More recently, 1383 has made its casino operation ambitions abundantly clear. Alongside local firm VinaCapital and Hong Kong’s VMS Investment Group (associated with Chow Tai Fook), Suncity now owns 34% of integrated resort Hoiana, located in central Vietnam, which held its soft opening in June. The US$1 billion first phase spans more than 165 hectares and includes a casino, restaurants, an 18-hole golf course and more than 1,000 hotel rooms. When complete, the investment in Hoiana will total around US$4 billion.
Suncity also holds a 24.74% stake, soon to become almost 70%, in Summit Ascent Holdings, which in turn owns 60% of Russian casino-resort Tigre de Cristal in Vladivostok.
And the company announced late last year that it will develop a US$700 million casino and hotel component of Manila’s Westside City Resorts World – a new multi-billion-dollar leisure and entertainment township linked to Resorts World Manila operator Travellers International Hotel Group Inc.
Guangdong Group, formerly known as Neptune Group and Neptune/Guangdong, has connections to Hong Kong-listed Rich Goldman Holdings, which changed its name from Neptune Group Ltd in 2017. The company stated at the time that, “the current name of the company does not reflect the diversity of businesses conducted by the group. While the group is still engaged in its gaming business by receiving profit streams from junket operators, the group now focuses more on its money lending business and management and operation of hotel business.”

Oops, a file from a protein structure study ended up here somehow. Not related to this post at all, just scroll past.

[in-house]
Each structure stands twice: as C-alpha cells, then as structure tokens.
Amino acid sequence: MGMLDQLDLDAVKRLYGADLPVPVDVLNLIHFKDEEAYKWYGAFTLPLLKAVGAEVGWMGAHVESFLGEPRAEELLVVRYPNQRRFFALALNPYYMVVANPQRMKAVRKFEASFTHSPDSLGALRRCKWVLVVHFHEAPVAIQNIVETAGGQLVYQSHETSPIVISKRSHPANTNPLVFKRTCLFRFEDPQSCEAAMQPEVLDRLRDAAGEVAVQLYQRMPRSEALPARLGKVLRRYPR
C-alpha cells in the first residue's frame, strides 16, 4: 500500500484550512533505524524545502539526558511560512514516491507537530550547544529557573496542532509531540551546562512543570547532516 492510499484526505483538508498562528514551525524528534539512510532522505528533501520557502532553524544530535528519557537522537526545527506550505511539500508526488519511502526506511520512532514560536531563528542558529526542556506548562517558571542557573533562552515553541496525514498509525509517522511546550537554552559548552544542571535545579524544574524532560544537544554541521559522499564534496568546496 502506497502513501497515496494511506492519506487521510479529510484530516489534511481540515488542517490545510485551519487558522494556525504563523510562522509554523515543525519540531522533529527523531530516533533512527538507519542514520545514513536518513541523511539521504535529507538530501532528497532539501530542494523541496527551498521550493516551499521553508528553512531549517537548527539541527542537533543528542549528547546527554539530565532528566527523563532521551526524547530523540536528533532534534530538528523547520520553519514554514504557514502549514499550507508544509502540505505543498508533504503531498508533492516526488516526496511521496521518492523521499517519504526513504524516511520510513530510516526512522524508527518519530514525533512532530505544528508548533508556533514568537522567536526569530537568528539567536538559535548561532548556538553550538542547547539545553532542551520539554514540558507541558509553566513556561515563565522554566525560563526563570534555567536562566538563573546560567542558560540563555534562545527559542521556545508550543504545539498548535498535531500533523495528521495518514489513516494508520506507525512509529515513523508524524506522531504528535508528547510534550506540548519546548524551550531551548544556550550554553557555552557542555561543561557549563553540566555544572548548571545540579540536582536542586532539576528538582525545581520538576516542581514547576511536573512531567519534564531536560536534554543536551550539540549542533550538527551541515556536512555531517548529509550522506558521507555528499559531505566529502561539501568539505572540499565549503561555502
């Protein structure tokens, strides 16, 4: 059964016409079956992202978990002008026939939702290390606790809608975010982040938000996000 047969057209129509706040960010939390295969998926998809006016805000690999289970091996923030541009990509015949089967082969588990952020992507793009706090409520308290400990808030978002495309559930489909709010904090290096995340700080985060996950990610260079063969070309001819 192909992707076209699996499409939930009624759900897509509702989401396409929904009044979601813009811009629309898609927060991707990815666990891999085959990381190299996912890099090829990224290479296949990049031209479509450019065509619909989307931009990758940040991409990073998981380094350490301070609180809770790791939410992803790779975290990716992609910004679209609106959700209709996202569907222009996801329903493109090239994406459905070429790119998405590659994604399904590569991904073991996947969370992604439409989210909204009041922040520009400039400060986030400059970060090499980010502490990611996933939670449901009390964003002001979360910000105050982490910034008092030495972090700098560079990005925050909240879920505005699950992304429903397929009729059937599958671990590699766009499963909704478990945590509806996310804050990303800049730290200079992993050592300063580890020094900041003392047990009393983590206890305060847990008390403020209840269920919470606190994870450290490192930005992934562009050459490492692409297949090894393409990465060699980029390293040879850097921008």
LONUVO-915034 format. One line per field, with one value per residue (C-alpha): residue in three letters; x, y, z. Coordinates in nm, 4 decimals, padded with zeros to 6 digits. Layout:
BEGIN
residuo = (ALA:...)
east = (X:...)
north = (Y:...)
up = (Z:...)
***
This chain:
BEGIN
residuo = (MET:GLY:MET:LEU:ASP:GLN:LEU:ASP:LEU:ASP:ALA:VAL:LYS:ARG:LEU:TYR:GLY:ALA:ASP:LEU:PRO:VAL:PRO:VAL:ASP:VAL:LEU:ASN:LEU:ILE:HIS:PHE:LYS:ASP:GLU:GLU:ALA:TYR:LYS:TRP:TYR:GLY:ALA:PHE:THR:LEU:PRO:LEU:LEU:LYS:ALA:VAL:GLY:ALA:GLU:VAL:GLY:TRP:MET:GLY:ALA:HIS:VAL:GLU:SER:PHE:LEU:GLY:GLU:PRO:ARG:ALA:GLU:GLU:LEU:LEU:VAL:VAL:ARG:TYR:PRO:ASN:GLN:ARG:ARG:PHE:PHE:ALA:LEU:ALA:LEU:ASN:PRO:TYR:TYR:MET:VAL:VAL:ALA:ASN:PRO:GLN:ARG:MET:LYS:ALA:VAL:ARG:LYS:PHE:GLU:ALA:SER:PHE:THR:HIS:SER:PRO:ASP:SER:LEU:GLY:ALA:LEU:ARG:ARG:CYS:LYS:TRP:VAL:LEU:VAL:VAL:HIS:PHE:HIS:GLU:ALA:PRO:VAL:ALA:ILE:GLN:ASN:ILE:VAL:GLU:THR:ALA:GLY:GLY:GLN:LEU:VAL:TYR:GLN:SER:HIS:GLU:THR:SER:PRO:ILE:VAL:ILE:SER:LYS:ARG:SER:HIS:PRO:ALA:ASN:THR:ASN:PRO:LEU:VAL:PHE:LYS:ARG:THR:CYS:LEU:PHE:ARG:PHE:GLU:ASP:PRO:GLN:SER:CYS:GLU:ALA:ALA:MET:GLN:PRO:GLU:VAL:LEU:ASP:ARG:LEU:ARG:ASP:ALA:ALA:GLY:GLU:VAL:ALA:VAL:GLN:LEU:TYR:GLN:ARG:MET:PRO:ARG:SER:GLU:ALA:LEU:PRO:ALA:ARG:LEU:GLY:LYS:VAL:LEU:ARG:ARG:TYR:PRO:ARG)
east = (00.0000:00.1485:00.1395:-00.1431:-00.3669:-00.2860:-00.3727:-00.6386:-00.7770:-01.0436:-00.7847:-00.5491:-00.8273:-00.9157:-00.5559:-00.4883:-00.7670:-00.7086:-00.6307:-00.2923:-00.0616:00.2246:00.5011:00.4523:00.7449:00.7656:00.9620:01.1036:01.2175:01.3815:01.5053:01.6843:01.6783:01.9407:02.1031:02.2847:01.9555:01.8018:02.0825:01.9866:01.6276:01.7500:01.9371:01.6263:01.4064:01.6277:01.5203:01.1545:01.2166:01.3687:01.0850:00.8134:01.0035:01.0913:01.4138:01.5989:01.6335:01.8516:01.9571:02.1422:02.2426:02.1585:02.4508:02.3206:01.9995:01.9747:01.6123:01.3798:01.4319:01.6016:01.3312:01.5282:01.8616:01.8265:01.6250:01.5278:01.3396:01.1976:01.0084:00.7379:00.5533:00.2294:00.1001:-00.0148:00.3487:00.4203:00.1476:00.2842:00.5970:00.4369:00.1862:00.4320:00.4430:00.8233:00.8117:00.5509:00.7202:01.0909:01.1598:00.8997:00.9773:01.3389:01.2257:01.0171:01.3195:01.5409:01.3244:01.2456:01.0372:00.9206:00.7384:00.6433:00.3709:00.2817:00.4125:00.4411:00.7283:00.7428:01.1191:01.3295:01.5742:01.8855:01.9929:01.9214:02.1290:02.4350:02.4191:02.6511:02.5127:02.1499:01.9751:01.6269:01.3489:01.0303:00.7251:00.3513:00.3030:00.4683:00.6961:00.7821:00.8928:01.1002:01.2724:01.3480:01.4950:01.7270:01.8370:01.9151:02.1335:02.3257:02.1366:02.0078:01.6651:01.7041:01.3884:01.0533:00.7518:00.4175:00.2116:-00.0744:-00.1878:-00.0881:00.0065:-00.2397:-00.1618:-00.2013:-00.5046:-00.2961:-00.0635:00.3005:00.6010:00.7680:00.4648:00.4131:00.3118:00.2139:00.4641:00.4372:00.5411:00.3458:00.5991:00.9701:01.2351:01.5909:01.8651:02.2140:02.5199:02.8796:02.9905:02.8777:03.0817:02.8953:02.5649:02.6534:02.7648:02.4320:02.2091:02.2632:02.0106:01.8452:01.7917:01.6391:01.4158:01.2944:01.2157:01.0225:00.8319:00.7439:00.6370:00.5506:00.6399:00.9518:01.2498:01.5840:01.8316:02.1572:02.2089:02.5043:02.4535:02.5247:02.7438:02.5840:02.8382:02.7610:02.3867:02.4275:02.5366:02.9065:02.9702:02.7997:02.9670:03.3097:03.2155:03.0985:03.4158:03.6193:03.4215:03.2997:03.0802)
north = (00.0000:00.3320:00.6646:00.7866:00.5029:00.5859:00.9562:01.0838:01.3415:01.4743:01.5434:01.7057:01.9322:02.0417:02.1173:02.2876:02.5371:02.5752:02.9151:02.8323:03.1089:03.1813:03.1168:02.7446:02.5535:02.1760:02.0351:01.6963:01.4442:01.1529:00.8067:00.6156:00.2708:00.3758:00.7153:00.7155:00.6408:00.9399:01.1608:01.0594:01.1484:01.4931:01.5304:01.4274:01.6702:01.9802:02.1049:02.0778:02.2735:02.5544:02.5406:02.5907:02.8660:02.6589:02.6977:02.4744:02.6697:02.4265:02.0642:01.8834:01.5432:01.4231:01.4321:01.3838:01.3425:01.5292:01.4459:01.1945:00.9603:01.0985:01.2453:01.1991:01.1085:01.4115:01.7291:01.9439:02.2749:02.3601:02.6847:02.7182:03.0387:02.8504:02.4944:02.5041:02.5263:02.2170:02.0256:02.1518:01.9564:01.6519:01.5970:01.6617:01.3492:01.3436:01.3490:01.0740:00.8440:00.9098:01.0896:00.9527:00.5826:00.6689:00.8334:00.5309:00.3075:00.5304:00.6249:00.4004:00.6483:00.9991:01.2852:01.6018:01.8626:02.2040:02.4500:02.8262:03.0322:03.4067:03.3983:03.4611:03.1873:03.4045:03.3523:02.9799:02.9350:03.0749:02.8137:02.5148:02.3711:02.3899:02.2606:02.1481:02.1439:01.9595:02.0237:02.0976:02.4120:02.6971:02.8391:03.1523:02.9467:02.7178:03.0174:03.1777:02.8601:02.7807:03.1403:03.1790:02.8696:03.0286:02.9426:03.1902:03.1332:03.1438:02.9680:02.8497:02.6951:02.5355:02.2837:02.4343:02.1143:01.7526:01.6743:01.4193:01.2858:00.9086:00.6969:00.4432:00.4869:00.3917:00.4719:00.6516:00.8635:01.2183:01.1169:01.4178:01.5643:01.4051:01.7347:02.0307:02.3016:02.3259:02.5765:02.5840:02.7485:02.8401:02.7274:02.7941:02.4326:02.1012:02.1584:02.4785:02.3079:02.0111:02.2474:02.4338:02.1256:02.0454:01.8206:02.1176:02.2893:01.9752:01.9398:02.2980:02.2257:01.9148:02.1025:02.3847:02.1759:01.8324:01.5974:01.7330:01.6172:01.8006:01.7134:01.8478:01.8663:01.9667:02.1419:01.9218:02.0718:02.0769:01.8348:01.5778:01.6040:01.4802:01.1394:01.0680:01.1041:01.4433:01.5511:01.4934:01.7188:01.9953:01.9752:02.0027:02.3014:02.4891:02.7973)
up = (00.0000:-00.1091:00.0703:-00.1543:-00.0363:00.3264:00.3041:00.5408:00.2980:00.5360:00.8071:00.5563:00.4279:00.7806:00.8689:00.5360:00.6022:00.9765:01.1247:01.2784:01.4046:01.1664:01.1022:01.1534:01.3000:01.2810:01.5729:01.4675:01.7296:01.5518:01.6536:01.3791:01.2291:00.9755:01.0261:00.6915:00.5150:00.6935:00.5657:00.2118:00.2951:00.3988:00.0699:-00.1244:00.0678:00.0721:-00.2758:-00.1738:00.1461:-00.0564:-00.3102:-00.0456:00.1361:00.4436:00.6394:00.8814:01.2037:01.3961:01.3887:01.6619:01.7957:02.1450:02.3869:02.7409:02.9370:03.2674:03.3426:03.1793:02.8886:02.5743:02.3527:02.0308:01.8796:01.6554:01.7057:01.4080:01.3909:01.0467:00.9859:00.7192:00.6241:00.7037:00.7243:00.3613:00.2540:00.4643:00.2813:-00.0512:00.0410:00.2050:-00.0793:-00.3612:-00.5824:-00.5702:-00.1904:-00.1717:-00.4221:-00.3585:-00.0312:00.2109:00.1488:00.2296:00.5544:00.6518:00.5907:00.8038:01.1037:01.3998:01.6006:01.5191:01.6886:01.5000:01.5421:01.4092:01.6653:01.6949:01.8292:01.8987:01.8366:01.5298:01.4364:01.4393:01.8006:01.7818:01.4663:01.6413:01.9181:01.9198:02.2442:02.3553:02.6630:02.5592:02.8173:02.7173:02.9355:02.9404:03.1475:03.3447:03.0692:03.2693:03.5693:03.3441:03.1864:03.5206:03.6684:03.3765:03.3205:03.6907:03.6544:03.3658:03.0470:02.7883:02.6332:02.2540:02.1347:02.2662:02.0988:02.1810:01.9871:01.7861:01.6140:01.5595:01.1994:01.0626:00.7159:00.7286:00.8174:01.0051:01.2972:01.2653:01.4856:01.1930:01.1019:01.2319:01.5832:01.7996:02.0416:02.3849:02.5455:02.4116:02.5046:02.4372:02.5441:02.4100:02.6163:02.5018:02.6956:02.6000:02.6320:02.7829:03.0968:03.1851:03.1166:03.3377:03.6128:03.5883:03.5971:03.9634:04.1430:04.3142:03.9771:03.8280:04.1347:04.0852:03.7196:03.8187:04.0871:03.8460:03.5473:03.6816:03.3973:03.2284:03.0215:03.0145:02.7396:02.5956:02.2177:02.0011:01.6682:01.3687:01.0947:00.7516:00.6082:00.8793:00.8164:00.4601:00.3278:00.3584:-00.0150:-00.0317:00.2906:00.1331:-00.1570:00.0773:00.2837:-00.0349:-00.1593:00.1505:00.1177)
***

Describing itself as an investor in junket rooms as opposed to actually conducting junket operations like Guangdong Group, Rich Goldman severed ties with its last remaining Macau junket room, located at Grand Lisboa, in March although it has since revealed plans to invest in a room at Manila’s Solaire Resort & Casino.
The company is actively involved in money lending, while in March 2019 it acquired boutique Harbour Bay Hotel in Hong Kong’s Tsim Tsa Tsui.
The remaining member of Macau’s “Big 3” junkets, Tak Chun Group, has no direct ties to a listed entity but its CEO, Levo Chan, has been active in recent weeks – outlaying US$165 million of his own money to acquire a 20.65% stake in Macau Legend Development Ltd. At time of writing he was due to make a mandatory cash offer for the rest of the company’s publicly held shares that could see him own almost 50% of Macau Legend by November.
Macau Legend controls the Macau Fisherman’s Wharf precinct, including Legend Palace and Babylon – both operating casinos under license from SJM. It also owns Savan Legend in Laos and a shopping complex in Hengqin.
Opinion remains divided over the long-term outlook for Macau’s junket industry.
“Macau in 5 to 10 years down the line will be far less reliant on VIP – and that’s a good thing,” says Tash, who supports operators placing more focus on its higher-margin mass segments in the coming years.
Others still consider VIP, be it junket-led or direct, to be an important tool in steering Macau towards quality of visitation over quantity.
Either way, there are undoubtedly going to be short-term challenges as the gaming industry starts the long road back from COVID-19 – a road not helped by China’s latest crackdown on gambling-related capital outflow.
According to Credit Suisse analysts Kenneth Fong, Lok Kan Chan and Rebecca Law, the VIP system will “substantially scale down over the next few years, dragging the pace of recovery,” as a result of the crackdown.